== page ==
It is also important that UPA restores patient Quality of Life scores to the level of healthy women and in the majority of patients resume menstruation and ovulation within one month after treatment cessation.

When compared with the Gn-RH agonist (leuprolide acetate), UPA has controlled uterine bleeding faster and more consistently (7 days vs. 30 days), fibroid reduction  for up to 6 months has been smaller for Gn-RH a (-16.5%) and UPA has shown a superior safety profile as estradiol levels are maintained in the mid-follicular range.

The presented results on the application of UPA in the medical treatment of symptomatic uterine
fibroids are very promising and gynecologists are given a new treatment option.

Ulipristal treatment has not shown any adverse effect on the quality of embryos in the morphological assessment during the ICSI procedure. Pregnancy does not induce changes in fibroid size following earlier treatment with ulipristal acetate.

However, since UPA exerts mainly antiprogestogen effects on the endometrium, whether the ART
protocols have to be modified, need further studies.

Also, in the studies so far, it has been observed that the effect of UPA is best-seen up to 6 months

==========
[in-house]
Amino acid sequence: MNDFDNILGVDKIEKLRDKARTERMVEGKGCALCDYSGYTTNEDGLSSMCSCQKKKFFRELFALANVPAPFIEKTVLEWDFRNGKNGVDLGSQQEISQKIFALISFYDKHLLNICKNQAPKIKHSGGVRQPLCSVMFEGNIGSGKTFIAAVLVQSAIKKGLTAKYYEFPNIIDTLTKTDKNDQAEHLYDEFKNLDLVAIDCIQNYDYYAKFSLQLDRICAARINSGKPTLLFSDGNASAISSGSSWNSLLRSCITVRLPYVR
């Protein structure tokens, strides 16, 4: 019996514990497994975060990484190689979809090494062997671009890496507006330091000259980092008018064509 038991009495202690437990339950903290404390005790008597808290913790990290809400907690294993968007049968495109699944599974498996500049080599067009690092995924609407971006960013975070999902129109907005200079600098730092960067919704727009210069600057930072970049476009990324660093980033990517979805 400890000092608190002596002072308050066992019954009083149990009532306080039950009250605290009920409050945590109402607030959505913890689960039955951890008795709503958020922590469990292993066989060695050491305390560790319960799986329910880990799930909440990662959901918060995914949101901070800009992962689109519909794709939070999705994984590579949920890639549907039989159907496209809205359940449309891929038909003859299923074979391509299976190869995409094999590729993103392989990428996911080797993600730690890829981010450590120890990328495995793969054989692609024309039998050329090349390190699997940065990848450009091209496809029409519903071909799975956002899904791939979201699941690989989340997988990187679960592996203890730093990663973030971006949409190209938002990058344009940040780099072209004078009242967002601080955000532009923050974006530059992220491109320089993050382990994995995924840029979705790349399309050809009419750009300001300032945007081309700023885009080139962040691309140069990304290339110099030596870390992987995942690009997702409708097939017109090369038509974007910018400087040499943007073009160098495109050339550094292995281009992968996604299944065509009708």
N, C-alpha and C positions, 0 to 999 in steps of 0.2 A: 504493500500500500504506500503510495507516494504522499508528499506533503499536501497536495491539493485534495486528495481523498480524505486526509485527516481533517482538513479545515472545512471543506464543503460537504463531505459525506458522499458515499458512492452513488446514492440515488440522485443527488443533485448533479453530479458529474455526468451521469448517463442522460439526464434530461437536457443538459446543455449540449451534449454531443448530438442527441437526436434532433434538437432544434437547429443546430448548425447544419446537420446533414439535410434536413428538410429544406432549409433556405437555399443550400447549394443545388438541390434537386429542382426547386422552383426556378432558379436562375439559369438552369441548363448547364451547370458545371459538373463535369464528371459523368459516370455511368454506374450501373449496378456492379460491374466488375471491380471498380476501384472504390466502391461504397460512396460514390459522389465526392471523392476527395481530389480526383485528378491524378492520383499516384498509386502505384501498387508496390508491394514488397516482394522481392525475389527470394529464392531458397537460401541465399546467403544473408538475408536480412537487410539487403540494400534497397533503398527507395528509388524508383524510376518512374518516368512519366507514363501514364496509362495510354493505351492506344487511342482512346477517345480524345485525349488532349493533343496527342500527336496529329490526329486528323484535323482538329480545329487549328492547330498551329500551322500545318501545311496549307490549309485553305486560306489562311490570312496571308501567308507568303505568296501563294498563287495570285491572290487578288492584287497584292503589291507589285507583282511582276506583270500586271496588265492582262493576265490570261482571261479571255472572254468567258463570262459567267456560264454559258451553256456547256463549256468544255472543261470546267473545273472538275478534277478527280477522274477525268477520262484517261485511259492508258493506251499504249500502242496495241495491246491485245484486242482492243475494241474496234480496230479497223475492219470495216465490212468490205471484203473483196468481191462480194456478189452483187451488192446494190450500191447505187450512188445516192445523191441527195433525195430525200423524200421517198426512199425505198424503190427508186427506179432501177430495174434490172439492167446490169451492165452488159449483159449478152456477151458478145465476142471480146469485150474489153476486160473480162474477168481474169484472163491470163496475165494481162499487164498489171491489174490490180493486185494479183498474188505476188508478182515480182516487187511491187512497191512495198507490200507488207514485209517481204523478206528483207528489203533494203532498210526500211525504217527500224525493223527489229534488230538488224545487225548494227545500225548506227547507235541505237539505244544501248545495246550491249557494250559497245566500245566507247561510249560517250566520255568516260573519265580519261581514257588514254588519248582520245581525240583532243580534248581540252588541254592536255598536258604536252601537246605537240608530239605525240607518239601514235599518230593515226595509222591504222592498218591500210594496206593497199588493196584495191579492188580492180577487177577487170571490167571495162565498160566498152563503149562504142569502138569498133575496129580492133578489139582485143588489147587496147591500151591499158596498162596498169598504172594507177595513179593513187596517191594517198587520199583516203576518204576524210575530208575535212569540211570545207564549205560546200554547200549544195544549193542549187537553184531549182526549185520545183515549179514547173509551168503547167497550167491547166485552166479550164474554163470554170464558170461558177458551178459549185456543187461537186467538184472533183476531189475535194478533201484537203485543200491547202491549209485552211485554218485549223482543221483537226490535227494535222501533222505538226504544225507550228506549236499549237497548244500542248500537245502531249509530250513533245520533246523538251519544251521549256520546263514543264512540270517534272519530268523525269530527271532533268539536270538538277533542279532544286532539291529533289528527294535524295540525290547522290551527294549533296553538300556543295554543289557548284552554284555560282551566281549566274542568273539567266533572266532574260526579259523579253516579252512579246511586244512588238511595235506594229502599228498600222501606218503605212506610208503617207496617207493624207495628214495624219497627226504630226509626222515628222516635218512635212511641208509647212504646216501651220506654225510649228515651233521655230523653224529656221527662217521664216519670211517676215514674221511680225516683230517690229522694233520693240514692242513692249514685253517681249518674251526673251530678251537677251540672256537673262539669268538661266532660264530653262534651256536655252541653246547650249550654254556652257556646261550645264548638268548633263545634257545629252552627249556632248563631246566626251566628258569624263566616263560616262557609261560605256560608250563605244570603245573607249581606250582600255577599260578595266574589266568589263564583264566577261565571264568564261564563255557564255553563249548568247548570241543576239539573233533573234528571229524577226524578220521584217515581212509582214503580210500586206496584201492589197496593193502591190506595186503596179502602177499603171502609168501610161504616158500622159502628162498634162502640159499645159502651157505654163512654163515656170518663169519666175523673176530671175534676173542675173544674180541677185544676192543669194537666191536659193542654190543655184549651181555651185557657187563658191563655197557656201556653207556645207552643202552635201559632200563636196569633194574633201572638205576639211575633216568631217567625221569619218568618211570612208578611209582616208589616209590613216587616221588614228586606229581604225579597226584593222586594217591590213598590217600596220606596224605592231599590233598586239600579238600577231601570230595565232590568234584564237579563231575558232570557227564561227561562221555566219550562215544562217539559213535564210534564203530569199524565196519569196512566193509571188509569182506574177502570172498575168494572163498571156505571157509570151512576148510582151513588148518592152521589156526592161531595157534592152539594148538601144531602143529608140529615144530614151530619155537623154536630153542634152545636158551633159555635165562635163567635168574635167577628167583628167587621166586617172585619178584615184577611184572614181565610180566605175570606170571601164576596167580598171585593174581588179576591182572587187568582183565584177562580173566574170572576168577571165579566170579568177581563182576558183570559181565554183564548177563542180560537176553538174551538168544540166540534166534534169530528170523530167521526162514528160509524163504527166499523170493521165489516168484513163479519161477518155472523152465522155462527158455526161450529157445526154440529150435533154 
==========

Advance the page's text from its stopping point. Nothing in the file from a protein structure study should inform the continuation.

of cessation of the drug. Therefore, for women who require ART, it should be planned within this
time frame.

Although larger and randomized control studies are required to further reinforce the fact,
treatment of uterine fibroids is a promising treatment modality before planned pregnancy to improve
fertility, enhance ART results, and to minimize the risk of obstetric complications.
Below we report 2 cases of pre-IVF Ulipristal, where uterine fibroid shrinkage was seen enabling
ART without prior surgery for fibroids.

CASE REPORT

Case 1

A 31-year-old woman with primary infertility presented to us following one failed IVF cycle done
outside 1 year ago for unexplained causes. With us, the couple infertility work-up revealed normal
the study, except multiple uterine fibroids, which probably grew during the past 1 year when she did